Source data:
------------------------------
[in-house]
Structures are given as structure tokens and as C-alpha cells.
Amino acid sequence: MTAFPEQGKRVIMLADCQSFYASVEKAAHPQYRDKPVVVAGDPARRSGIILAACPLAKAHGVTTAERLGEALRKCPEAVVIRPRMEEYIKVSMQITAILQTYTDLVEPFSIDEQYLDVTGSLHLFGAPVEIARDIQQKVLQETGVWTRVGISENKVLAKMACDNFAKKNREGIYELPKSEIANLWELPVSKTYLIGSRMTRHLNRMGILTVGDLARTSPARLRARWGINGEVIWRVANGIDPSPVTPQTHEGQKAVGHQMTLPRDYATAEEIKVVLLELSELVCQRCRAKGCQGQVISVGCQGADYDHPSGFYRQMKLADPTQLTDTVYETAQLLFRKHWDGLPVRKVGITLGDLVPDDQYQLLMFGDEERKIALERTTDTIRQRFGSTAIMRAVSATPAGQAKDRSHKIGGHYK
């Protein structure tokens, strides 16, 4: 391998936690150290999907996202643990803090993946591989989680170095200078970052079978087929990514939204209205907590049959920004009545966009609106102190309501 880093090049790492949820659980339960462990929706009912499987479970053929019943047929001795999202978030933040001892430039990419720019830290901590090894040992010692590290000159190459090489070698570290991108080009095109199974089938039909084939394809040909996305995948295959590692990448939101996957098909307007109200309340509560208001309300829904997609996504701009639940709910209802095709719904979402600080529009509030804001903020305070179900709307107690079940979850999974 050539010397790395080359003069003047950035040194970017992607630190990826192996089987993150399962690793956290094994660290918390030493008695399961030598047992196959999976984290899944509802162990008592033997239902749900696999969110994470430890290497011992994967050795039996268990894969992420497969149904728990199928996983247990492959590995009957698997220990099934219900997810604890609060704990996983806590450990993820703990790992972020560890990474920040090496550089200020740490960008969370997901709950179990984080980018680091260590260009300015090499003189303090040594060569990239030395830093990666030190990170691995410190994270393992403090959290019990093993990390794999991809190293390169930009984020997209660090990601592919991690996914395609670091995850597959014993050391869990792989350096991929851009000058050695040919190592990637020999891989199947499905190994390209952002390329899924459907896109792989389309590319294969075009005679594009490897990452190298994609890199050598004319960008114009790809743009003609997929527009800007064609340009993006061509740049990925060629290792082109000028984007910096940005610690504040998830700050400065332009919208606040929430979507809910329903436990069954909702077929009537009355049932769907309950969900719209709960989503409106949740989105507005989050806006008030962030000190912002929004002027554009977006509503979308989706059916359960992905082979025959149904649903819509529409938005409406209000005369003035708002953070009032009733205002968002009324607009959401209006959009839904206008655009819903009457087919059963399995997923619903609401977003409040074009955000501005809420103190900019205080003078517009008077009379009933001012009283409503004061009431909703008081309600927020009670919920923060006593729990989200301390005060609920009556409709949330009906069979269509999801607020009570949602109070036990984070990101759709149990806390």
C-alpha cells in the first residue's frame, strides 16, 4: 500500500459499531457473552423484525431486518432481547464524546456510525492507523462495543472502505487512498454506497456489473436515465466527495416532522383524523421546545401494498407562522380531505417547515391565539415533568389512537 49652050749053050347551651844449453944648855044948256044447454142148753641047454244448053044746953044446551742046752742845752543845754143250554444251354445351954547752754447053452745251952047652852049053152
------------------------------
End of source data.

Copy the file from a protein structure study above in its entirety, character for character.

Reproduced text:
[in-house]
Structures are given as structure tokens and as C-alpha cells.
Amino acid sequence: MTAFPEQGKRVIMLADCQSFYASVEKAAHPQYRDKPVVVAGDPARRSGIILAACPLAKAHGVTTAERLGEALRKCPEAVVIRPRMEEYIKVSMQITAILQTYTDLVEPFSIDEQYLDVTGSLHLFGAPVEIARDIQQKVLQETGVWTRVGISENKVLAKMACDNFAKKNREGIYELPKSEIANLWELPVSKTYLIGSRMTRHLNRMGILTVGDLARTSPARLRARWGINGEVIWRVANGIDPSPVTPQTHEGQKAVGHQMTLPRDYATAEEIKVVLLELSELVCQRCRAKGCQGQVISVGCQGADYDHPSGFYRQMKLADPTQLTDTVYETAQLLFRKHWDGLPVRKVGITLGDLVPDDQYQLLMFGDEERKIALERTTDTIRQRFGSTAIMRAVSATPAGQAKDRSHKIGGHYK
């Protein structure tokens, strides 16, 4: 391998936690150290999907996202643990803090993946591989989680170095200078970052079978087929990514939204209205907590049959920004009545966009609106102190309501 880093090049790492949820659980339960462990929706009912499987479970053929019943047929001795999202978030933040001892430039990419720019830290901590090894040992010692590290000159190459090489070698570290991108080009095109199974089938039909084939394809040909996305995948295959590692990448939101996957098909307007109200309340509560208001309300829904997609996504701009639940709910209802095709719904979402600080529009509030804001903020305070179900709307107690079940979850999974 050539010397790395080359003069003047950035040194970017992607630190990826192996089987993150399962690793956290094994660290918390030493008695399961030598047992196959999976984290899944509802162990008592033997239902749900696999969110994470430890290497011992994967050795039996268990894969992420497969149904728990199928996983247990492959590995009957698997220990099934219900997810604890609060704990996983806590450990993820703990790992972020560890990474920040090496550089200020740490960008969370997901709950179990984080980018680091260590260009300015090499003189303090040594060569990239030395830093990666030190990170691995410190994270393992403090959290019990093993990390794999991809190293390169930009984020997209660090990601592919991690996914395609670091995850597959014993050391869990792989350096991929851009000058050695040919190592990637020999891989199947499905190994390209952002390329899924459907896109792989389309590319294969075009005679594009490897990452190298994609890199050598004319960008114009790809743009003609997929527009800007064609340009993006061509740049990925060629290792082109000028984007910096940005610690504040998830700050400065332009919208606040929430979507809910329903436990069954909702077929009537009355049932769907309950969900719209709960989503409106949740989105507005989050806006008030962030000190912002929004002027554009977006509503979308989706059916359960992905082979025959149904649903819509529409938005409406209000005369003035708002953070009032009733205002968002009324607009959401209006959009839904206008655009819903009457087919059963399995997923619903609401977003409040074009955000501005809420103190900019205080003078517009008077009379009933001012009283409503004061009431909703008081309600927020009670919920923060006593729990989200301390005060609920009556409709949330009906069979269509999801607020009570949602109070036990984070990101759709149990806390």
C-alpha cells in the first residue's frame, strides 16, 4: 500500500459499531457473552423484525431486518432481547464524546456510525492507523462495543472502505487512498454506497456489473436515465466527495416532522383524523421546545401494498407562522380531505417547515391565539415533568389512537 49652050749053050347551651844449453944648855044948256044447454142148753641047454244448053044746953044446551742046752742845752543845754143250554444251354445351954547752754447053452745251952047652852049053152